Turner, Panthers thrive in new era

by Mark Oliver

New coach? New offense? New defense? What may serve as learning curves for other teams has been no problem for Graham Turner and the Cabot Panthers. Through five games, the Lonoke County school has amassed four wins and turned heads with its new style of football.

“This year has gone quite well for us,” Turner said. “Coming into the season with a brand new offense, defense and coaching staff, we didn’t know what to expect, but we’re getting better each game. We aren’t running the ball every play anymore, which is a weight lifted off my shoulders as a running back, but now we’re spending time learning how to pass block and catch the football — something we’ve never had to do before.” 

Turner was selected to this year’s 501 Football Team — 27 players representing all 11 counties of the 501. The team, sponsored by Conway Regional Health System, First Security Bank and Conway Orthopaedics and Sports Medicine Center, boasts the best the 501 has to offer both on and off the field. The senior was nominated by Cabot assistant coach Clark Bing.

“Graham is a team leader who leads by example and gives maximum effort,” Bing wrote in his nomination. “He is an excellent student who is well-respected by his teachers and peers and displays sportsmanship on and off the field of play. He expects and works for the best.” 

With just one blemish on the season so far, a two-point loss to Little Rock Catholic in Week 4, Turner says the sky’s the limit for the Panthers’ potential. 

“Last year, we only won four games,” Turner said. “This year we’ve already won four of our first five. I think that we’ve adjusted very well. With Coach (Scott) Reed backing us, we have the talent and the schemes to beat some really good teams this year. We’re thinking about War Memorial Stadium at the end of the season. If we go out there and execute while stepping up our defense, we’ll be very successful this year.”

This week, Cabot (4-1, 1-1 Class 7A Central) travels to Conway for a pivotal Class 7A Central rivalry game with key playoff implications.

Cabot High School’s Graham Turner is a member of this year’s 501 Football Team, sponsored by Conway Regional Health System, First Security Bank and Conway Orthopaedics and Sports Medicine Center. (Mike Kemp photo)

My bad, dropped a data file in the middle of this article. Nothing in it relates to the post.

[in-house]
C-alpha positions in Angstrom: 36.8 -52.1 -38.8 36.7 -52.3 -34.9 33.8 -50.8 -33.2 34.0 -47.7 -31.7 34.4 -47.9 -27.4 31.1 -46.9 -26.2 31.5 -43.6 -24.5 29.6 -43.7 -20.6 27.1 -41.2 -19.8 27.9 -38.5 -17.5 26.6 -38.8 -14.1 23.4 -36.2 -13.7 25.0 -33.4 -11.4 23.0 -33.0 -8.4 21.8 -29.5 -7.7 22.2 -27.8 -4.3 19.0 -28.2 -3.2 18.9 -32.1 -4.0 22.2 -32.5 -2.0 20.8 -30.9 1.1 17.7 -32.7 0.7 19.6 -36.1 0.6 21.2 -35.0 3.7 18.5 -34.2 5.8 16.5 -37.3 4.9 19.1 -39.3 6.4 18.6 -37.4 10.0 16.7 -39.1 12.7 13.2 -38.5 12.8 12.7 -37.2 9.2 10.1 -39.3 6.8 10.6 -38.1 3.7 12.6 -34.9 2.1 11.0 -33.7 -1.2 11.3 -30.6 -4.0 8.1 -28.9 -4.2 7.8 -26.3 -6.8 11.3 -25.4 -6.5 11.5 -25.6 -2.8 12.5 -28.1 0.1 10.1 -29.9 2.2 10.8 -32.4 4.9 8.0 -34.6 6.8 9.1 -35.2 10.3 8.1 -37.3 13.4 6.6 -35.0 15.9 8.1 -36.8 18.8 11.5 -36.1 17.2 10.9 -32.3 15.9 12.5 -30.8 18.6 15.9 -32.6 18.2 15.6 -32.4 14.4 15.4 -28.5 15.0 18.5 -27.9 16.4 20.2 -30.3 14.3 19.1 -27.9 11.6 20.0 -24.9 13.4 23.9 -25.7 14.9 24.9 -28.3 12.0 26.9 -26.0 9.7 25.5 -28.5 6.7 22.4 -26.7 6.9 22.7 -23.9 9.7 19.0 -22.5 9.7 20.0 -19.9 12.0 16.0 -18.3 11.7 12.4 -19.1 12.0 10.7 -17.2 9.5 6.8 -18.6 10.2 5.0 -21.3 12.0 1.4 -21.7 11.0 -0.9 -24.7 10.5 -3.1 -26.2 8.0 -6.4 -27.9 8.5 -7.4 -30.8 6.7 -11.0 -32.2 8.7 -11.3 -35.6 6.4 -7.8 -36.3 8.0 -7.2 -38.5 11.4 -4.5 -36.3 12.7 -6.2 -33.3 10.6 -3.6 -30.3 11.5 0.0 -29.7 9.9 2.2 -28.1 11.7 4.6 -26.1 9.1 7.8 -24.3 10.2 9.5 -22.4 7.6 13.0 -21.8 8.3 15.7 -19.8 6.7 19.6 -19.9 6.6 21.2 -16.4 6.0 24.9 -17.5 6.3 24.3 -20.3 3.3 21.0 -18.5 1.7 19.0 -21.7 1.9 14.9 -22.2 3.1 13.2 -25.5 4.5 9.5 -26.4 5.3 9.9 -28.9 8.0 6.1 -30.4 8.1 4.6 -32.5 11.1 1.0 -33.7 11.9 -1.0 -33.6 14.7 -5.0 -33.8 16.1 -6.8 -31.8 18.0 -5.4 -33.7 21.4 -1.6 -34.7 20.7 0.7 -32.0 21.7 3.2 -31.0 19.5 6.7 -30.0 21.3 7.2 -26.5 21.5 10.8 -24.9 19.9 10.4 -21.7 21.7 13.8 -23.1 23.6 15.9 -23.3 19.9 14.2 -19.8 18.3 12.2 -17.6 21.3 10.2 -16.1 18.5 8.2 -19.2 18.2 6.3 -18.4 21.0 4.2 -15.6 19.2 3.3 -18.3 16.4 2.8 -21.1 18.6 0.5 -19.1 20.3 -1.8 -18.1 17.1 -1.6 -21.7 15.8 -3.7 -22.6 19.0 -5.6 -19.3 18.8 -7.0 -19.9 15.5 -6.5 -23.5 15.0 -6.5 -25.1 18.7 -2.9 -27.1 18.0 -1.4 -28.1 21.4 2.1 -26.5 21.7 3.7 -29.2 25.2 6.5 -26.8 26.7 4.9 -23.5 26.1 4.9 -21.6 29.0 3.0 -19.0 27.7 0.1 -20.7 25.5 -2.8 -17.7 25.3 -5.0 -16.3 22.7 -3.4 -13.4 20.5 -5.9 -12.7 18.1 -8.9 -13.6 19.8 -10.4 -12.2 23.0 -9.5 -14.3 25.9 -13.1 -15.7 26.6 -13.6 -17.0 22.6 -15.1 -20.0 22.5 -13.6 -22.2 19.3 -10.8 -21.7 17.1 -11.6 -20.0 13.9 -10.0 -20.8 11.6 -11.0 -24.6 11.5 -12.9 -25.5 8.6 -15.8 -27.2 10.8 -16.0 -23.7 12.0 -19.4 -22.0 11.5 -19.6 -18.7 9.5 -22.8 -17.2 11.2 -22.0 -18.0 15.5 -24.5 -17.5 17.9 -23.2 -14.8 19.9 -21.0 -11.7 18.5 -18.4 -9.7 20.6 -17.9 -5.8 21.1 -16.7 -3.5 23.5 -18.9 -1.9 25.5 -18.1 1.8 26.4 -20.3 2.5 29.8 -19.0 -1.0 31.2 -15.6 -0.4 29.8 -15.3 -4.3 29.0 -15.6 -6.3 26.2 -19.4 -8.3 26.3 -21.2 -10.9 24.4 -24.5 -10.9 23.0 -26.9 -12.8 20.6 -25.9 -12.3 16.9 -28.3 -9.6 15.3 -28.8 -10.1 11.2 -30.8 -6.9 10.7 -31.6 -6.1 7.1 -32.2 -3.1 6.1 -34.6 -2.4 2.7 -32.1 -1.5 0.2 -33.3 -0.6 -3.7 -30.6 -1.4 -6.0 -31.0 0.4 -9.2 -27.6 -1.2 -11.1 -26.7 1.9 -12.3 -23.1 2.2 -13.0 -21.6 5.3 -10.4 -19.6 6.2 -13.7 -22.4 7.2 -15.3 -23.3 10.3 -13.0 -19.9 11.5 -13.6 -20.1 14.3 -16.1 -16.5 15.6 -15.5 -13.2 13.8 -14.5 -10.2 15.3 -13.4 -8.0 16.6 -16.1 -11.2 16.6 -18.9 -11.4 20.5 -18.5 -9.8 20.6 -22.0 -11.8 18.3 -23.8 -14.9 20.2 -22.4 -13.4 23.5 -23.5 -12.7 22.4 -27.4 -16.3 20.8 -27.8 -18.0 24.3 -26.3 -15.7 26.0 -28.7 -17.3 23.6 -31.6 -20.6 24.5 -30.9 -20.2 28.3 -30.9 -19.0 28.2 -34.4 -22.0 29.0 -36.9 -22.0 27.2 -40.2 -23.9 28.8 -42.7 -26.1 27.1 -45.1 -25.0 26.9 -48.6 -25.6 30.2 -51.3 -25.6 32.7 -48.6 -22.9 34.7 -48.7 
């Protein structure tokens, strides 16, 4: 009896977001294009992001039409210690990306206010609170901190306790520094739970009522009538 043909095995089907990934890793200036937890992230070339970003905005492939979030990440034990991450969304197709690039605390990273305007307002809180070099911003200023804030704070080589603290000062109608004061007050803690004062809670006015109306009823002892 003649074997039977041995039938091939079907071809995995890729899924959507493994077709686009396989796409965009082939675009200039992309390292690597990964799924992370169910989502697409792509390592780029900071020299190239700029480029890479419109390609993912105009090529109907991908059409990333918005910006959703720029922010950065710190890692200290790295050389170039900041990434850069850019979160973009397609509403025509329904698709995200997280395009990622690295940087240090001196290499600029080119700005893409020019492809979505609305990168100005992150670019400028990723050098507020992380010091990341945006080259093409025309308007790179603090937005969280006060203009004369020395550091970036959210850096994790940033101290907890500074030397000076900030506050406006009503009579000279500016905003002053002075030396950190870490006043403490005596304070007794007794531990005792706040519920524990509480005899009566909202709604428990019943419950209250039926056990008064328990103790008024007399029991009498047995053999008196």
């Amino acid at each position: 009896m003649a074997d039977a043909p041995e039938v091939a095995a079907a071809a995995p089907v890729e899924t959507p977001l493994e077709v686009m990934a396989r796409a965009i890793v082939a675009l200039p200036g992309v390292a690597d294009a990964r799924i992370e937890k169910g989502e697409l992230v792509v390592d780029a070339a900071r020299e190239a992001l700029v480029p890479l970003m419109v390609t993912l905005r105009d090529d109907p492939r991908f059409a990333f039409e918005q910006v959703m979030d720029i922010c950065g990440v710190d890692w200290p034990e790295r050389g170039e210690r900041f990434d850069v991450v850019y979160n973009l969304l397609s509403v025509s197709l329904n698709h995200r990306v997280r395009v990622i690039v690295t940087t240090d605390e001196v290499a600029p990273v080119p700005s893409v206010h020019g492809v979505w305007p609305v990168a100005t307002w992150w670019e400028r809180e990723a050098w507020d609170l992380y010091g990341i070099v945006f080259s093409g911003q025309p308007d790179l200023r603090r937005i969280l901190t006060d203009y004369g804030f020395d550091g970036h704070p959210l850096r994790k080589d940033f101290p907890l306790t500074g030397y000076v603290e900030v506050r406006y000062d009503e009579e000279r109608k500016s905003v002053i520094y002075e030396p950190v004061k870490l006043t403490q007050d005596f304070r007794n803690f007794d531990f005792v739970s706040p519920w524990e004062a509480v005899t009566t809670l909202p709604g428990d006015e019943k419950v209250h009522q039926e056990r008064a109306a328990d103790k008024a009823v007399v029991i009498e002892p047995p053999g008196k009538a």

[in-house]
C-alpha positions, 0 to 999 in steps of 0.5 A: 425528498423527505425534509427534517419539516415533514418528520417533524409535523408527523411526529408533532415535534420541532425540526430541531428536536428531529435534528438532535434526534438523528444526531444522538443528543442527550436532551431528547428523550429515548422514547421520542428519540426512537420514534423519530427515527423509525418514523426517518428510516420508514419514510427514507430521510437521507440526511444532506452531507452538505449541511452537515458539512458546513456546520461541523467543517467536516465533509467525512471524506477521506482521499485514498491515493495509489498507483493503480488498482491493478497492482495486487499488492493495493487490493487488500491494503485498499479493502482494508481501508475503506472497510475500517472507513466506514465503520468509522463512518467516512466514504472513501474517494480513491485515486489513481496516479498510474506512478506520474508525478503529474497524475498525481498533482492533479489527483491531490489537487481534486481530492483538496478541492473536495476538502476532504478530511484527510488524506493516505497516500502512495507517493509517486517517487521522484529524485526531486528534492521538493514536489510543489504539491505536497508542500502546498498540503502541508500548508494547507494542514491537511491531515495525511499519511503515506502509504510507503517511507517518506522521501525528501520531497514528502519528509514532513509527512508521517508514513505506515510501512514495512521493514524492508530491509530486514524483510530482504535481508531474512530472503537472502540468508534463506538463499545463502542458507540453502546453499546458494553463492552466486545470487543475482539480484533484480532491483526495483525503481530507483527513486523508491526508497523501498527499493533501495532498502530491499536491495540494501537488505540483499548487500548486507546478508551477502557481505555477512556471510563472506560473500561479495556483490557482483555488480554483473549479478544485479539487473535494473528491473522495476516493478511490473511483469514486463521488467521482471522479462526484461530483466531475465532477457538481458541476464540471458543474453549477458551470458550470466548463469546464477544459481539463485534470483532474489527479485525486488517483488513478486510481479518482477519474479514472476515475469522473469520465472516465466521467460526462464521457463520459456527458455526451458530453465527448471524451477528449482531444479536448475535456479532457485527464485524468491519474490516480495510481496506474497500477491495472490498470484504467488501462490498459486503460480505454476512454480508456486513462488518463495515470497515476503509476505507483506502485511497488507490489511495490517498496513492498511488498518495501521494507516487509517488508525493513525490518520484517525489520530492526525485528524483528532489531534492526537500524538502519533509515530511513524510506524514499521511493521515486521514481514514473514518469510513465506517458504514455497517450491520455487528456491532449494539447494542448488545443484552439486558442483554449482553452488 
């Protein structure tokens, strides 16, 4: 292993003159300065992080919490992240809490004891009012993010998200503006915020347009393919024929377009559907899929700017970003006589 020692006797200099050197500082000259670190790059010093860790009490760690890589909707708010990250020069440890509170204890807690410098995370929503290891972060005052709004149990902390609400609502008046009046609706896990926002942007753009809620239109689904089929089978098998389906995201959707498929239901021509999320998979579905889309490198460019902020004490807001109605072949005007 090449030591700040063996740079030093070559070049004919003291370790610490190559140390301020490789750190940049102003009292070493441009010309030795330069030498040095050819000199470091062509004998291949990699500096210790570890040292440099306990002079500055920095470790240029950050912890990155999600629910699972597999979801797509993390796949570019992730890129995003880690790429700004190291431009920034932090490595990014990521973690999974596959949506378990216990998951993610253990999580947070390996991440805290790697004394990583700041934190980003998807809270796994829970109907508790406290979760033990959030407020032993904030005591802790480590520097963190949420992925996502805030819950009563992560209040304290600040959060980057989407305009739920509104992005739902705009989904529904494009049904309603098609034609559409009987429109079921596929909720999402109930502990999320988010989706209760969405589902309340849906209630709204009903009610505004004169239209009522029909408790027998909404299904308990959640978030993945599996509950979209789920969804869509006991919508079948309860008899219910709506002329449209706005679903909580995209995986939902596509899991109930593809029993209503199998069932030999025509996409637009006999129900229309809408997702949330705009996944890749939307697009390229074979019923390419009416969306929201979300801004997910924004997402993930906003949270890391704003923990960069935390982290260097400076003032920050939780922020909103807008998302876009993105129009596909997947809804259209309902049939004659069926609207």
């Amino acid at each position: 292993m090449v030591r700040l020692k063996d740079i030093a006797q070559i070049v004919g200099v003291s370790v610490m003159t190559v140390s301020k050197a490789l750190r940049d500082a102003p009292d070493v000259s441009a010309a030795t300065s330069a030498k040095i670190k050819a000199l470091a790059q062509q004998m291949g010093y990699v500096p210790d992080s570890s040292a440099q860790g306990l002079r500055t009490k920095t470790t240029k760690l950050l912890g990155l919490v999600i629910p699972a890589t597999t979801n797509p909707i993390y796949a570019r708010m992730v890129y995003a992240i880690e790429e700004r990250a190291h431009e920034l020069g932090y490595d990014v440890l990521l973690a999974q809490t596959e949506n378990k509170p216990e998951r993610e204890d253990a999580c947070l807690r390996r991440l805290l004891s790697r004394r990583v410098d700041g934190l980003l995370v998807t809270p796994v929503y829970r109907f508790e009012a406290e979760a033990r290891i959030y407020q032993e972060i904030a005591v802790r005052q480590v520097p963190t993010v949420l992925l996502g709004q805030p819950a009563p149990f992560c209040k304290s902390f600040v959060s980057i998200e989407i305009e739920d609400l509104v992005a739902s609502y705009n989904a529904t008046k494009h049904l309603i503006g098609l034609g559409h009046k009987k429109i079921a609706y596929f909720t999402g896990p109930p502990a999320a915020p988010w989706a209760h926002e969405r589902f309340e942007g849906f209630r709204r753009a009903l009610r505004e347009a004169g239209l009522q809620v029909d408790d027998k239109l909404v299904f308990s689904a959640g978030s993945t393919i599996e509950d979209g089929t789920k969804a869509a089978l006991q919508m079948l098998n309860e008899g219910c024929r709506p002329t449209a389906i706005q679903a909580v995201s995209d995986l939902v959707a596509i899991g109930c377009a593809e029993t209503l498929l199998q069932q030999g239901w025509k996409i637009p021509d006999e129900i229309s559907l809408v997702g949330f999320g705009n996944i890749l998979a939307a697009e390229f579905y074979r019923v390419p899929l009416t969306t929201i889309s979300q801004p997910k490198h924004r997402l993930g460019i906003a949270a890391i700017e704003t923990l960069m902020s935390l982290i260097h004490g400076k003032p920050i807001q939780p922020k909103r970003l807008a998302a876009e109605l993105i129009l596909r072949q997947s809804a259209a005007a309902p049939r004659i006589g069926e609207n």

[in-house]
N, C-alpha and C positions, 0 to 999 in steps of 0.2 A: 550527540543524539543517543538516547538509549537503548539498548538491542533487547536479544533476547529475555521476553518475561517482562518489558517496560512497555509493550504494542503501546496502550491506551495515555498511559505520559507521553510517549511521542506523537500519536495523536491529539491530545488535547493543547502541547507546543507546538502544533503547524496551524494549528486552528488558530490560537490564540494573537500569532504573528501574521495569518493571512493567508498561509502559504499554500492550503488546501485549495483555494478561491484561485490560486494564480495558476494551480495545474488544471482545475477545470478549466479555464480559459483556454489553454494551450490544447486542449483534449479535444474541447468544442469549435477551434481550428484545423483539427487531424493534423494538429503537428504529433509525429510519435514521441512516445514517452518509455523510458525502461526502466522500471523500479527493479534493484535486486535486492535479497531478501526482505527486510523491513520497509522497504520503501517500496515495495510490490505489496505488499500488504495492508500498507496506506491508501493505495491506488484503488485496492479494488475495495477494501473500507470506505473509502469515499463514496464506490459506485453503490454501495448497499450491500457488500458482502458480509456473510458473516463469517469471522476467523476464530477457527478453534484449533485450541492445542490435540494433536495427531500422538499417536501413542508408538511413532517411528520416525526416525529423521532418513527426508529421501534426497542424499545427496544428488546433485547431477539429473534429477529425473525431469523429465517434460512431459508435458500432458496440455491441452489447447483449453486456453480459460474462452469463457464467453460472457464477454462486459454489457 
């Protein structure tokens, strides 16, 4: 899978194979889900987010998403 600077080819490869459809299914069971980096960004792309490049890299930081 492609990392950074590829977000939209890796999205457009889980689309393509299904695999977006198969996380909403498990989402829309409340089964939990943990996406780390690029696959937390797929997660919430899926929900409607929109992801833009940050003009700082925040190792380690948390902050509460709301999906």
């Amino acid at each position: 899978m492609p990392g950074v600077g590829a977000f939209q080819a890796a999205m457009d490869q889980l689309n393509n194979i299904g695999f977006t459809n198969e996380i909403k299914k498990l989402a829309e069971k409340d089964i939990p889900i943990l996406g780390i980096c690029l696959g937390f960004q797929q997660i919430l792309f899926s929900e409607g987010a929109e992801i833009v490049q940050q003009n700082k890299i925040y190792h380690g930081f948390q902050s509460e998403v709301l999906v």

“This is a big rivalry game for us,” Turner said. “Last year, we came up short against them in double overtime. This year, our game plan is to execute — follow our schemes and trust our coaching staff, and we’ll get the job done.” 

Halfway through his senior season, Turner eyes each game as an opportunity to further the bonds he’s made with his gridiron brothers.

“This year, I’m really close to my quarterback and my offensive line,” Turner said. “As a running back, you have to be close to your linemen because they are the ones that help you look good. As a senior, I’ve enjoyed bonding with my teammates and making lifelong friends over the past few years. I don’t know what the future holds for me in terms of football, but I know that the game will always be a part of who I am.”

When he’s not leading the Panthers’ rushing attack, Turner’s preparing his underclassmen for the day where the senior ultimately passes the torch.

“Right now, I’m working with [junior running back Donta Barker],” Turner said. “He’s a big kid who is really good at what he does. Every chance I get, I’m going over plays with him and teaching him everything I know. The biggest lesson I learned from [former head coach Mike Malham] is that you always have to be prepared for when it’s your time. My number was called when I was a sophomore, and I took that opportunity and ran with it. When your number is called, you have to run with it, too.”

Off the field, Turner is a member of National Honor Society and Mu Alpha Theta, enjoys the outdoors and gives back to his community through volunteerism at Cabot Nursing and Rehab Center. 

“In my free time, I’ll go and visit with the elderly,” Turner said. “Nursing homes can be lonely, so I’ll play board games with them and listen to their life stories. I enjoy it.”

Turner hopes that his story inspires youth athletes across the 501 to excel. 

“It’s hard to go out there, change your philosophy and win games,” Turner said. “I wasn’t blessed with a lot of size and speed, but I try to be the hardest working kid on the field. Coach Malham once told me that it’s not about what your legs or arms can do, but what’s between your shoulder blades — your head and your heart. If you want to succeed, work as hard as you can and never look back.”

Cabot plays at Conway at 7 p.m. Friday.

Mark Oliver
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